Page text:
Keep your greeting short and simple, and most importantly, human.

For example:


Hey [CUSTOMER NAME]. Thanks for reaching out to [COMPANY NAME]. What can I help you with today?


Why it works: It’s approachable, personalized, and conversationally worded. And, it’s a great way to kick off the conversation.

2. Thank you for your purchase.

Another common canned response is the post-purchase ‘thank you’ message. You can customize this message by including the customer’s name, highlighting their specific order, or adding your own brand flare.

For example:


[CUSTOMER NAME], you made a great choice with [ITEM NAME]. Thanks for your business.


Why this works: It reinforces that you appreciate the customer for doing business with you. Plus, it adds a little personality by emphasizing that you have some really great products, and they chose a good one.

3. We've received your message and we're working on it.

If a customer submits a support ticket, this canned response gives them confirmation that you received that ticket. It also lets them know your team is working on it.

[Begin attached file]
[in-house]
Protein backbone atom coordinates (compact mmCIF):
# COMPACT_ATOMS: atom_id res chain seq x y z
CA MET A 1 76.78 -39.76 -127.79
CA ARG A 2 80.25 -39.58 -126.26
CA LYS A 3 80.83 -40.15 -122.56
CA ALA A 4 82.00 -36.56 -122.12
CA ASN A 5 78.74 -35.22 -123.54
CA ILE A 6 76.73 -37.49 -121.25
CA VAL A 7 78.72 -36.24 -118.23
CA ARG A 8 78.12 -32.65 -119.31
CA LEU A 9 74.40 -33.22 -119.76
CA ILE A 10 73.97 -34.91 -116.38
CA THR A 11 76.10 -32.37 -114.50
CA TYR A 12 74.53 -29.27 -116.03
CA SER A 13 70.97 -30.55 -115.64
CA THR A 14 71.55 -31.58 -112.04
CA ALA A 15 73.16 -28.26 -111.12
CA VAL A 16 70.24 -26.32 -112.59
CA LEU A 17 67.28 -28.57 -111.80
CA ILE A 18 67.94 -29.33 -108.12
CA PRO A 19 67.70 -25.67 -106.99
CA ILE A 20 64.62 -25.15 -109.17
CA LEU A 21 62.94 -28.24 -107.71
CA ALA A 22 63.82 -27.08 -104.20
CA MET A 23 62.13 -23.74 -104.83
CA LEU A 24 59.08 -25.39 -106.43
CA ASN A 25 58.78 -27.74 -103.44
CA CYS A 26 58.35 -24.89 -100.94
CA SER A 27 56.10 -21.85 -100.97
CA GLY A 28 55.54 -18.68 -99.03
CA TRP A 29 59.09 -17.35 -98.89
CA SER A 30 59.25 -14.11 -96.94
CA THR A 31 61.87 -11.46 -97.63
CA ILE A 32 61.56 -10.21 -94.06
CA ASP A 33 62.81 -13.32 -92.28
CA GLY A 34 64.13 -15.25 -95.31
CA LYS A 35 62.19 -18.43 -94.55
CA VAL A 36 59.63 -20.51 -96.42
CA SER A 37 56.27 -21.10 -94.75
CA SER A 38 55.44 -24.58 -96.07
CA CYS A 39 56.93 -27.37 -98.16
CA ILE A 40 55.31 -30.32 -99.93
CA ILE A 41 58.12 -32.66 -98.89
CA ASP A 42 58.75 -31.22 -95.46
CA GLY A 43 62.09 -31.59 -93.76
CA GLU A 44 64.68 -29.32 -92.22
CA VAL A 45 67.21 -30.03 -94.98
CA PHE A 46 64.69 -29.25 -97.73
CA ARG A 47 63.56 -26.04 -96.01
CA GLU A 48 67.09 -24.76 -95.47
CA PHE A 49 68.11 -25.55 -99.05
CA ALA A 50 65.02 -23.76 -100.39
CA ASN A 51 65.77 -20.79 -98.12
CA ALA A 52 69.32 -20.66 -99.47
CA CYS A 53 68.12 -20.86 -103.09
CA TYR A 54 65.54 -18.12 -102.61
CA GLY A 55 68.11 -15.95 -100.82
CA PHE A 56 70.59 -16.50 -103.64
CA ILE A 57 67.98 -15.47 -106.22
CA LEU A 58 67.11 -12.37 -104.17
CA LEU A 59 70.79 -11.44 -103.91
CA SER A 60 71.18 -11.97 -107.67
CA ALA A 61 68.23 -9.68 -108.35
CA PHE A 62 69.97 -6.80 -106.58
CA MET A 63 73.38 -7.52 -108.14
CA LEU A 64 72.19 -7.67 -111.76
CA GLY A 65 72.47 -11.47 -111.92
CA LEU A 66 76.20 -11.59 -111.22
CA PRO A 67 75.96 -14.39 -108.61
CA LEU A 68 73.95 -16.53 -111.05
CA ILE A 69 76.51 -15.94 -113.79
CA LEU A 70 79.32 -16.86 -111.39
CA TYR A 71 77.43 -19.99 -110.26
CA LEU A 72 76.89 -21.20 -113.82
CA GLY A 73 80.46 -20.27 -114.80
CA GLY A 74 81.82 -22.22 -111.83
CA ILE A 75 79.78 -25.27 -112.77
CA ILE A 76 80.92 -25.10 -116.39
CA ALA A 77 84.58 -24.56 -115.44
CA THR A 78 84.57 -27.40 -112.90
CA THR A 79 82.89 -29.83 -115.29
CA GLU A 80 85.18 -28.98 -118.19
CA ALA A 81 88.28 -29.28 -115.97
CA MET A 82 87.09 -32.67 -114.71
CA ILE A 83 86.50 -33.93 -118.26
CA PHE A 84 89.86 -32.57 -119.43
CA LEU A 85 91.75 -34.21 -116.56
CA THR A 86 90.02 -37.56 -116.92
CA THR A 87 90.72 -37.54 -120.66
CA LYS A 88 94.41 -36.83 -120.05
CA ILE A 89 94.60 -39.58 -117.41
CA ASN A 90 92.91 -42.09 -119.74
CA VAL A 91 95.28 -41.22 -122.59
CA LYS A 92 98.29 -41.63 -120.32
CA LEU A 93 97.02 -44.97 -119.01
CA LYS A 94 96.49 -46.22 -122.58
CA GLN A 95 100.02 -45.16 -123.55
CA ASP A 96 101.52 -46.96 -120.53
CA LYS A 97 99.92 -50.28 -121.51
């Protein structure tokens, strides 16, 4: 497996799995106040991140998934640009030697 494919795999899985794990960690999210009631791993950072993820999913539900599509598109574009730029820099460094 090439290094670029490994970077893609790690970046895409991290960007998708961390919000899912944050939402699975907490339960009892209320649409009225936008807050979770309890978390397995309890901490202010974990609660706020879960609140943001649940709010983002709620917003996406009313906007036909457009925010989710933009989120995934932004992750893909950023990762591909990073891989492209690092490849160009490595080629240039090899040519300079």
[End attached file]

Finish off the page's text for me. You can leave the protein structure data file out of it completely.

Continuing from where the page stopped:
Be sure to personalize the response in a way that addresses the customer’s specific issue rather than sending a blanket “We received your support request” message.

For example:


Our team has been notified that your tracking number hasn't been updated yet. We're communicating with the merchant for an update, and we’ll follow up as soon as we receive one. I appreciate your patience with this order.


Why this works: The message proactively addresses the customer’s concern about whether or not their support ticket was received. It also lets the customer know what steps are being taken to address the issue.

4. Thanks for the product/feature recommendation.

Who has more knowledge about what products and features your customers need than the customers themselves?

When a customer goes out of their way to offer free advice about something they’d be willing to purchase from your business, you can use a canned response to give them positive reinforcement for sharing their thoughts with your team.

For example:


Thanks for submitting your thoughtful idea. Our product team is excited to review it and pass it on to our developers for consideration in our next product rollout.

Your idea will be prioritized according to our internal review system. If your idea is selected, we’ll notify you.


Why this works: The email politely lets the customer know that their idea will be considered, but not necessarily implemented right away.

5. We're still working on your case.

Sometimes support cases can take longer than the customer (and even the support team) originally expected.

As the time it takes to resolve the issue increases, your client's patience decreases. Proactively touch base with the customer to let them know you're working hard to reach a resolution and that you’ll follow up with updates. Then, follow through on your commitment.